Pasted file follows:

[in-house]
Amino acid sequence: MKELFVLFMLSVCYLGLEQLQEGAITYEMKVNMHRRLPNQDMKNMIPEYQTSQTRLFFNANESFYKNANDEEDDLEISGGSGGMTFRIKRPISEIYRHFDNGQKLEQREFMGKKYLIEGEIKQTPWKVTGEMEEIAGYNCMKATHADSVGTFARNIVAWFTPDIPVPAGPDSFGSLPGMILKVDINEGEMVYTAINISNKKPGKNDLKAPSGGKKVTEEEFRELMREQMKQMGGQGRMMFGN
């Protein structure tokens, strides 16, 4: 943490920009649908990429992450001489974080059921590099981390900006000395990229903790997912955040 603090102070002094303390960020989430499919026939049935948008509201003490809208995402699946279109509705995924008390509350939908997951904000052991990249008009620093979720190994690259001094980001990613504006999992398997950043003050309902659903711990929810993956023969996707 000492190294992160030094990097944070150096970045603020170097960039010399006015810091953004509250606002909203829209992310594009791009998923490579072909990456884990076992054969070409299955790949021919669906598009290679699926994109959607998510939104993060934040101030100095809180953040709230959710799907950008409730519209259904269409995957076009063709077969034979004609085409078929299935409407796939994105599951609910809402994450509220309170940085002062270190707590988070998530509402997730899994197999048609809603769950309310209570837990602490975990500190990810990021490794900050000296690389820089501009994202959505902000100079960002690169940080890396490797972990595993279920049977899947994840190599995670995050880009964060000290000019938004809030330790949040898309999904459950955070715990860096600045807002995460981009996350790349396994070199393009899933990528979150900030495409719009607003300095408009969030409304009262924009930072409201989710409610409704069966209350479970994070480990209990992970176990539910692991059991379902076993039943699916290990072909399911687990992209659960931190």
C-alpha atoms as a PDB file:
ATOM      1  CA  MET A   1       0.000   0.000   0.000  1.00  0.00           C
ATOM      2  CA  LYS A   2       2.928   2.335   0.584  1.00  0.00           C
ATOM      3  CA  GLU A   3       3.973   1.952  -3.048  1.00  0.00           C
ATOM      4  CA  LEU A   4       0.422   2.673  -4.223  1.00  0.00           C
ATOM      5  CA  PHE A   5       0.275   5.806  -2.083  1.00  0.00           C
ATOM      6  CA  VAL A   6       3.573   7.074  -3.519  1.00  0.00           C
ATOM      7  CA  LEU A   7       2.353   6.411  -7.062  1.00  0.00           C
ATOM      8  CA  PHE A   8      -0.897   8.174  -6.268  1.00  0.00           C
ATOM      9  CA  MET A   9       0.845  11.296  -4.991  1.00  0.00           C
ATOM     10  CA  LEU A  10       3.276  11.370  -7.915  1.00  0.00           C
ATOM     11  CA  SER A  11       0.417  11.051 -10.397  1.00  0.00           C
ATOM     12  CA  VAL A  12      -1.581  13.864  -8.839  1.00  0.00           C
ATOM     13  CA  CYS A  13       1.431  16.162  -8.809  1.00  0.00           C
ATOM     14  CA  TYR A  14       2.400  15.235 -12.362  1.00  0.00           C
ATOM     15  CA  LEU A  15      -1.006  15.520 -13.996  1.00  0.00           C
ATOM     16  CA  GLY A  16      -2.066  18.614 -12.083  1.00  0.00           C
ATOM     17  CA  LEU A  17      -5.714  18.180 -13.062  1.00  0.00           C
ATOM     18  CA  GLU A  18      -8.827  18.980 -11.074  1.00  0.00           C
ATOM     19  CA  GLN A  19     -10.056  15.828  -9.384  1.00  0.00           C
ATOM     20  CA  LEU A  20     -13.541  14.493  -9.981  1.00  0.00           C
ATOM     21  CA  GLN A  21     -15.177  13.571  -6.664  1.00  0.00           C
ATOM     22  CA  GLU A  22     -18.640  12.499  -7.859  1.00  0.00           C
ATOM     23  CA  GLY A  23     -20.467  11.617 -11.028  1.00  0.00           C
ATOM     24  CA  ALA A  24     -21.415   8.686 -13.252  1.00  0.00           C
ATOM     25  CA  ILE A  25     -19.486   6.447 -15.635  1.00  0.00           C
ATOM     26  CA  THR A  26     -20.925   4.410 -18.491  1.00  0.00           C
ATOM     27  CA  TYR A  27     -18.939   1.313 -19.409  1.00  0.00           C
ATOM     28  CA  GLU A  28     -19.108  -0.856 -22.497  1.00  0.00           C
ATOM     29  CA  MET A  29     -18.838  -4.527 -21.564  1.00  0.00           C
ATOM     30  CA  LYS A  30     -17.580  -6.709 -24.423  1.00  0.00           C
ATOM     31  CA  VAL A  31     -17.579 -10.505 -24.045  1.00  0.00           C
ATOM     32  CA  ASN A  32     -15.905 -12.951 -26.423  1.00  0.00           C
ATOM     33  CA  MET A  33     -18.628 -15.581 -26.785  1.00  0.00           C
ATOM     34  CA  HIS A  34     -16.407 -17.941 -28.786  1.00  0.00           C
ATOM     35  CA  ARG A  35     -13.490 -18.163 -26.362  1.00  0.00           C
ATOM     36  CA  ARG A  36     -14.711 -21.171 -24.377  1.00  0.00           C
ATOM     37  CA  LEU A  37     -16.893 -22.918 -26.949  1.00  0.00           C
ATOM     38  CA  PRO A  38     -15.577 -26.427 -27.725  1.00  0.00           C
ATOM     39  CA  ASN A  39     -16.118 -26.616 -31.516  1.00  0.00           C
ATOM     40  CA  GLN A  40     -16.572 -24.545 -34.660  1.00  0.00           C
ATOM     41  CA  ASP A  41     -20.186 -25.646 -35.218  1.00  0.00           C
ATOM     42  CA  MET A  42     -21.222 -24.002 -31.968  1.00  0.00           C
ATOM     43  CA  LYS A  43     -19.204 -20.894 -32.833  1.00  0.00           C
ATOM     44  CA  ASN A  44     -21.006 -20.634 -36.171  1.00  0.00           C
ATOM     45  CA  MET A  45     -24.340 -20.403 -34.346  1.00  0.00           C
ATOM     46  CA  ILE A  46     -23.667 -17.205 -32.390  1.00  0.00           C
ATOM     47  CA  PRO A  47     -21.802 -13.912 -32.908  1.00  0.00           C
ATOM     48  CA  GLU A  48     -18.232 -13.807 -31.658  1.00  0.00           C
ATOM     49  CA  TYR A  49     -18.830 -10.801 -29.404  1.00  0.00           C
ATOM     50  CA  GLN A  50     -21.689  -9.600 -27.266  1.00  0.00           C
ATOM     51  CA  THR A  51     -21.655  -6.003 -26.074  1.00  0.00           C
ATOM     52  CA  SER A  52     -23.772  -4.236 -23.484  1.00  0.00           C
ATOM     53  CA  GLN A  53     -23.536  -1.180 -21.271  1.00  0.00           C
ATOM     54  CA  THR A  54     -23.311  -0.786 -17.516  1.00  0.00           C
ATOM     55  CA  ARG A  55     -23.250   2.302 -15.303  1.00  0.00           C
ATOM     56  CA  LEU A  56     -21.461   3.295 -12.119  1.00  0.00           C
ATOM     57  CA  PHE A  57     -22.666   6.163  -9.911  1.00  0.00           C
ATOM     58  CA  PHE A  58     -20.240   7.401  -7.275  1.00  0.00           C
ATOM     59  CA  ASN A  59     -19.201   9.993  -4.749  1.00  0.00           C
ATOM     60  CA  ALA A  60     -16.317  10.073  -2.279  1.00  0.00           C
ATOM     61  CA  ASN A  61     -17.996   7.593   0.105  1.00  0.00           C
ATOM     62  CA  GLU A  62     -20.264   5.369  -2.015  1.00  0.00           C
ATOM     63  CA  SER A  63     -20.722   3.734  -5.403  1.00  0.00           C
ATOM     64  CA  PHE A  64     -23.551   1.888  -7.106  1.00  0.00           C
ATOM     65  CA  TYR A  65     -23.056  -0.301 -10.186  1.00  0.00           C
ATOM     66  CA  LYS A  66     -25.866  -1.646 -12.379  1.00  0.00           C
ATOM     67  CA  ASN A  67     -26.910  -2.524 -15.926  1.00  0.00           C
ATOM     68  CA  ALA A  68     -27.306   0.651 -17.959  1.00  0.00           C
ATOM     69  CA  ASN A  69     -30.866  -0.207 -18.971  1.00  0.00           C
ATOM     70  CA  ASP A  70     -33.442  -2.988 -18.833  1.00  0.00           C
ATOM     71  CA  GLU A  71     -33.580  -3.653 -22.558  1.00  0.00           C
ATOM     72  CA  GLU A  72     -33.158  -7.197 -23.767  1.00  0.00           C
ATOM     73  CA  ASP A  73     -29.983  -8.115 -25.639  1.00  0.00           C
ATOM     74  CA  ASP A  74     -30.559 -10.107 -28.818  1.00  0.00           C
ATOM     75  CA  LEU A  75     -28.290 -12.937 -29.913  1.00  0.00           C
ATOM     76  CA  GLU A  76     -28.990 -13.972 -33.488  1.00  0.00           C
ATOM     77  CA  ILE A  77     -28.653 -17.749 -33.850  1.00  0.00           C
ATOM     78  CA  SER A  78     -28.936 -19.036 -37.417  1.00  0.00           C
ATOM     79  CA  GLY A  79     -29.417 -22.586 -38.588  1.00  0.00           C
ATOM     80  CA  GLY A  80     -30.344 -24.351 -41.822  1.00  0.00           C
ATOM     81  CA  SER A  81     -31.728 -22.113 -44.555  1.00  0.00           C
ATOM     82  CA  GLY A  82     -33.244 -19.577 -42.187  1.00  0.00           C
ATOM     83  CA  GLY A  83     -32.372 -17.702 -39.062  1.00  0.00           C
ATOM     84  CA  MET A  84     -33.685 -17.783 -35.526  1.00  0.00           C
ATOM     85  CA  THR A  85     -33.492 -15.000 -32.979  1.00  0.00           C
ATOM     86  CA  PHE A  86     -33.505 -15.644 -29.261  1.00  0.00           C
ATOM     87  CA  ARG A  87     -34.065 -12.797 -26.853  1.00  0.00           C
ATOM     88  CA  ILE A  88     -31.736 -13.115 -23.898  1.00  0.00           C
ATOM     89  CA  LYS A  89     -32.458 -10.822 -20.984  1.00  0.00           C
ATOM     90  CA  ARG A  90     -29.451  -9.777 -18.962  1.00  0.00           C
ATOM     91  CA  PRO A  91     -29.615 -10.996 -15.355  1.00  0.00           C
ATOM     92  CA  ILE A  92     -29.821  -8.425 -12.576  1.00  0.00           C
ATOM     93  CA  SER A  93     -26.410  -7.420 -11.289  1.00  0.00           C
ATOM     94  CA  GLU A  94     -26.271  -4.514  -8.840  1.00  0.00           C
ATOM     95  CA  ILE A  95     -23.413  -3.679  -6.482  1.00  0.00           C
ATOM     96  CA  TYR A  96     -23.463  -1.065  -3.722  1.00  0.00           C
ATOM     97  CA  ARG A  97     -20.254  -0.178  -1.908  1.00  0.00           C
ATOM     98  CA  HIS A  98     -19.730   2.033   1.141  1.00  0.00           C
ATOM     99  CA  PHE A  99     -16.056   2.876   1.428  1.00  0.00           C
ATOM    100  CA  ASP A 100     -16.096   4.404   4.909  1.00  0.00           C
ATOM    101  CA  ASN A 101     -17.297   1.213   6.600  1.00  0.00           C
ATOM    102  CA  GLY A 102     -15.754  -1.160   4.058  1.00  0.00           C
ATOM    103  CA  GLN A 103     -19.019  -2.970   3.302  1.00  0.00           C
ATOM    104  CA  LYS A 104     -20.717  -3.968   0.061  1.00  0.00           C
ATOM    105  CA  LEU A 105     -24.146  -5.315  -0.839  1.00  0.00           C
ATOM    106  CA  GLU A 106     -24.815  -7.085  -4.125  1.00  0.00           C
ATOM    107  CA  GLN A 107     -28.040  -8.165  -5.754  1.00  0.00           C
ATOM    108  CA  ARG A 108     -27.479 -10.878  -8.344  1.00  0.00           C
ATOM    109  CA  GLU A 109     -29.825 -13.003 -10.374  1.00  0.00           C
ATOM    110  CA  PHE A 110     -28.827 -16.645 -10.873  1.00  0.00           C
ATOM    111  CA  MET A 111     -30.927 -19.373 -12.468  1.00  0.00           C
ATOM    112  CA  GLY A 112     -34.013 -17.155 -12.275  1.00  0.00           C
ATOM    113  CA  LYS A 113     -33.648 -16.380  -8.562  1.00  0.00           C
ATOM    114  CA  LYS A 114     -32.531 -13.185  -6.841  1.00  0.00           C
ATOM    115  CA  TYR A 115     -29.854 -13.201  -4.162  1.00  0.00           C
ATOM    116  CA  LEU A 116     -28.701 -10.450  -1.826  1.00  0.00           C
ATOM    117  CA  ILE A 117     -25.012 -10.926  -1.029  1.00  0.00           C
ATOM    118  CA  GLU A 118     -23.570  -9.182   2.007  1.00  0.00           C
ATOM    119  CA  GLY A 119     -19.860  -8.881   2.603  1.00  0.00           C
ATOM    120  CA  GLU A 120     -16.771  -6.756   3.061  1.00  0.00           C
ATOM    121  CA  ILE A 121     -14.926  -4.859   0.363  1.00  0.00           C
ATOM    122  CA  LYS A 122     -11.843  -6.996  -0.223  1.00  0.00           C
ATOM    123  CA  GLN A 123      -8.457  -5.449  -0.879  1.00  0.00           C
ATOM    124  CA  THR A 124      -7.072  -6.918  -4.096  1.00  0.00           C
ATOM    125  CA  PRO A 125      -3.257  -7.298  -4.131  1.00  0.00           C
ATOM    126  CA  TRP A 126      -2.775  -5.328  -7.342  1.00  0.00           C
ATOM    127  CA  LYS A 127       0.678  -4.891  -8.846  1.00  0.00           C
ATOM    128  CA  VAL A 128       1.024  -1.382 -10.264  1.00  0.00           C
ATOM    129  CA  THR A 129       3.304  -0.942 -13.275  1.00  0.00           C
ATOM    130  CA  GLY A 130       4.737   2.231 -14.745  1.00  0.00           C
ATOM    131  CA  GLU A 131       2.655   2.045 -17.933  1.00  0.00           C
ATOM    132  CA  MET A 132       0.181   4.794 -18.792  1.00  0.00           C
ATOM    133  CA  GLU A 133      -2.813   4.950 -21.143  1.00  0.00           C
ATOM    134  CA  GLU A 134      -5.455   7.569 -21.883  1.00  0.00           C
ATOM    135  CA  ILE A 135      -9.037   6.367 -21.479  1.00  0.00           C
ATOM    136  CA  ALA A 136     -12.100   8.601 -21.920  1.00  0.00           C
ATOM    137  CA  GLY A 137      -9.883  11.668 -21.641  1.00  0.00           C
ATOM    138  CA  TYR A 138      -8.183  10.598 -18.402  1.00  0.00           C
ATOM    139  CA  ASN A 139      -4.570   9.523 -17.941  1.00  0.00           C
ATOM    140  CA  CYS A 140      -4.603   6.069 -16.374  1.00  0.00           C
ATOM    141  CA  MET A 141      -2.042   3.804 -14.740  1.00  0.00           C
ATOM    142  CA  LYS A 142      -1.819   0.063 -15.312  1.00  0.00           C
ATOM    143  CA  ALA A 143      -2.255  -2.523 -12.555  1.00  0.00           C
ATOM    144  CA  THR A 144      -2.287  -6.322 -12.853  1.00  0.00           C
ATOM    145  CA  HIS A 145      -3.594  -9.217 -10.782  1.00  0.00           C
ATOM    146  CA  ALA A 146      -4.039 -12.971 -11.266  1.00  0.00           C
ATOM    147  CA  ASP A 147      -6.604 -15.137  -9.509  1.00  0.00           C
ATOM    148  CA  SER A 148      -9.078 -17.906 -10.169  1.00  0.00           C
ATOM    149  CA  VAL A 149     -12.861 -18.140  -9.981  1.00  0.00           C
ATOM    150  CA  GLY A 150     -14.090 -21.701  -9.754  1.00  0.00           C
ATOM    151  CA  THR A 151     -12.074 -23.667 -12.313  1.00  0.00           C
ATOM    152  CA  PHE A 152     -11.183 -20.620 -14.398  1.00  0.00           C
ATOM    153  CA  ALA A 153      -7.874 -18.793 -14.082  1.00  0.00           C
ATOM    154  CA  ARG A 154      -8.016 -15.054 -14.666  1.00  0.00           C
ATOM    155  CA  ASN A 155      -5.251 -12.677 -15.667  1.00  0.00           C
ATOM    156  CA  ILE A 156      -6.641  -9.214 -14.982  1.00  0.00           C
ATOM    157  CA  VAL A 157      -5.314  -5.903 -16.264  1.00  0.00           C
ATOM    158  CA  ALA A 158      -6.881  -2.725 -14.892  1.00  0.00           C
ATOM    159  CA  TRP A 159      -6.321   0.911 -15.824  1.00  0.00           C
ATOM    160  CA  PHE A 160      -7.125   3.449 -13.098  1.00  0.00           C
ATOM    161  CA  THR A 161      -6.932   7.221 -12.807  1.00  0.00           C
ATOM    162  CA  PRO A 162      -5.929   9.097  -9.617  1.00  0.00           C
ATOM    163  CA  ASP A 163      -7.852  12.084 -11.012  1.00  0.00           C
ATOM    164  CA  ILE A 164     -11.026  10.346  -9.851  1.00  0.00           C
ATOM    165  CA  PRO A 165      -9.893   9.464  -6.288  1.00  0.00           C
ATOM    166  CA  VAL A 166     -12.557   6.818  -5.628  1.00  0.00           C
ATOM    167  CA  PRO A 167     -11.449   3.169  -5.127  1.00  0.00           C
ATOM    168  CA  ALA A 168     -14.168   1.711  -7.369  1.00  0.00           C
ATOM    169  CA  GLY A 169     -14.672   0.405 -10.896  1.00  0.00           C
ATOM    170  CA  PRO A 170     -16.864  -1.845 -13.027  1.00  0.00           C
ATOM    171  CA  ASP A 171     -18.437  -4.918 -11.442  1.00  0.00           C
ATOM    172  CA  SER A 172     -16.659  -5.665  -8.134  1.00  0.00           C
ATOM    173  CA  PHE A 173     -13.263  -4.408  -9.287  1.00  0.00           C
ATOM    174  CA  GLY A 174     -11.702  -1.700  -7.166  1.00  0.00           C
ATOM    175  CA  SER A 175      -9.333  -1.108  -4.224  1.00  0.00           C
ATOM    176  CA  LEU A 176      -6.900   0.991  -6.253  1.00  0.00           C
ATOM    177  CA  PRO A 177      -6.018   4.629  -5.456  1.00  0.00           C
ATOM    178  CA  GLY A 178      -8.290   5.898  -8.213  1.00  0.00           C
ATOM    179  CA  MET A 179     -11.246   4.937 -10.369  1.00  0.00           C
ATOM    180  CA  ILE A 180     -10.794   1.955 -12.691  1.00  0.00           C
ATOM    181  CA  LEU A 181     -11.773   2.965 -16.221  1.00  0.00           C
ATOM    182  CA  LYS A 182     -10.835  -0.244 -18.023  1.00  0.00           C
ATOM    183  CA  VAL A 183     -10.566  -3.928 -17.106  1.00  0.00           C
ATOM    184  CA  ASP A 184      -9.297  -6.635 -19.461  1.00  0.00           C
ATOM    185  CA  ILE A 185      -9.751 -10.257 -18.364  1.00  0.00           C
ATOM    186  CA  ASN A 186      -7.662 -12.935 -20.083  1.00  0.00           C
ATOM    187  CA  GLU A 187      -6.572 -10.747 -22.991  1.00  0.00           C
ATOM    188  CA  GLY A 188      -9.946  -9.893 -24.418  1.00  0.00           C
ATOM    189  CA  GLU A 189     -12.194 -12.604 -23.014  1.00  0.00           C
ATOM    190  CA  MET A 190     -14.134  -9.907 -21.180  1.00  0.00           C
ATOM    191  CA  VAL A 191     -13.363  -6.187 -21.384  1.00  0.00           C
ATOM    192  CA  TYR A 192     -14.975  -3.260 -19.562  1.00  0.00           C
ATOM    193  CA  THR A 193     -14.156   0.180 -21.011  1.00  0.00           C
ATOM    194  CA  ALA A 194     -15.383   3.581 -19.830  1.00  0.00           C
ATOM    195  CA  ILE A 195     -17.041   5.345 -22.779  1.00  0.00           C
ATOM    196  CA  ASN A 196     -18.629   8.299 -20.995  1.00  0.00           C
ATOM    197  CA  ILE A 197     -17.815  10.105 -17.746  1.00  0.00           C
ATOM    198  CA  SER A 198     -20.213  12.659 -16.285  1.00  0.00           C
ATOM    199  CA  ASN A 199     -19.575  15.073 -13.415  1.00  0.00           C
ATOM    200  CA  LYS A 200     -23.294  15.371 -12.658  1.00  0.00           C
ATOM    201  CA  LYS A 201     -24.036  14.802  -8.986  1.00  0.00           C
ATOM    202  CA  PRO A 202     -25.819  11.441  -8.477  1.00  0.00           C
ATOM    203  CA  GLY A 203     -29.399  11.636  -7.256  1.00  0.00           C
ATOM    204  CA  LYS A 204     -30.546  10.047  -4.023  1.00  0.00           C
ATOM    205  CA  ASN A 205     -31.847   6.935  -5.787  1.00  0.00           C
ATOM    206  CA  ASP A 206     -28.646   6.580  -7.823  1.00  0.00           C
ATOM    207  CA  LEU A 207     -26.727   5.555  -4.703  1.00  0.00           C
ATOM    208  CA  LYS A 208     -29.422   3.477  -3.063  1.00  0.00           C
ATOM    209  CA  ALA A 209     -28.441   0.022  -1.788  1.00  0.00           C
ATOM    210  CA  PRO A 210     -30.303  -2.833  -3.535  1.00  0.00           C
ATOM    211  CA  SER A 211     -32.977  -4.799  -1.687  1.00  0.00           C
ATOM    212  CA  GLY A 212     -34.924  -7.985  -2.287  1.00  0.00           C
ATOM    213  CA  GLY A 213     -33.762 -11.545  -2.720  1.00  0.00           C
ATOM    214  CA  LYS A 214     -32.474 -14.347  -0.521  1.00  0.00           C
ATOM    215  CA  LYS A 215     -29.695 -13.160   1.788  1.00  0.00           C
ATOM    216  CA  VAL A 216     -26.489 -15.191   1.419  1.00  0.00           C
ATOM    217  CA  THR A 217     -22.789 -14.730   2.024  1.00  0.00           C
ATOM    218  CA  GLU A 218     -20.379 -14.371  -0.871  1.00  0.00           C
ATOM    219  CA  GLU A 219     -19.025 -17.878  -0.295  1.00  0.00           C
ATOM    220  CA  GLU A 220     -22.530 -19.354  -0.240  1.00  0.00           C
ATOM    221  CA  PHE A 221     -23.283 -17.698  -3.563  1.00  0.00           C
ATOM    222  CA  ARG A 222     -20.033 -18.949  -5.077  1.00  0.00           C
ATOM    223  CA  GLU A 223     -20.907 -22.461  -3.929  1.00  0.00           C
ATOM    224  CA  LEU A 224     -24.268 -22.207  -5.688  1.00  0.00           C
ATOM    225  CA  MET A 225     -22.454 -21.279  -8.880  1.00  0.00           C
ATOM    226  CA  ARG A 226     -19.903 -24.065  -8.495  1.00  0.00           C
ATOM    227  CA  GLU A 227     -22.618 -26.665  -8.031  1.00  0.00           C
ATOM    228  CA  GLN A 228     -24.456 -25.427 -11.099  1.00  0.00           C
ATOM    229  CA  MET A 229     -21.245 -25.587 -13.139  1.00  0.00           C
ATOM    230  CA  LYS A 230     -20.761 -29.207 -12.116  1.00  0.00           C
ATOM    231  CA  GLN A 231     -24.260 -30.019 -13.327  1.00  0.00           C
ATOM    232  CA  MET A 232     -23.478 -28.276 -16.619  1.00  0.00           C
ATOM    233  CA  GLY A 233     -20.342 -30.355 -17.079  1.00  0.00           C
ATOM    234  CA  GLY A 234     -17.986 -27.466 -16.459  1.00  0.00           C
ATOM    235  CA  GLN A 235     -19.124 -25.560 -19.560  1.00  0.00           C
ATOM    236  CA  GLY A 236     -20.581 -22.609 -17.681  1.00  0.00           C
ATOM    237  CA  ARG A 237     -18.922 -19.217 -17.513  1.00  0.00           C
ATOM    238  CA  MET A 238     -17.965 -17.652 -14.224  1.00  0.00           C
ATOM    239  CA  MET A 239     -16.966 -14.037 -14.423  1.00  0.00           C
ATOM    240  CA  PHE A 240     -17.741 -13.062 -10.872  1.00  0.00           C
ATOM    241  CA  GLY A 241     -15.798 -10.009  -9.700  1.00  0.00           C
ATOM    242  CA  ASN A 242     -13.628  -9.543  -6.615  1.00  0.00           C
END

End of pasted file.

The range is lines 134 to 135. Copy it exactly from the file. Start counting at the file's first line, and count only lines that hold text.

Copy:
ATOM    130  CA  GLY A 130       4.737   2.231 -14.745  1.00  0.00           C
ATOM    131  CA  GLU A 131       2.655   2.045 -17.933  1.00  0.00           C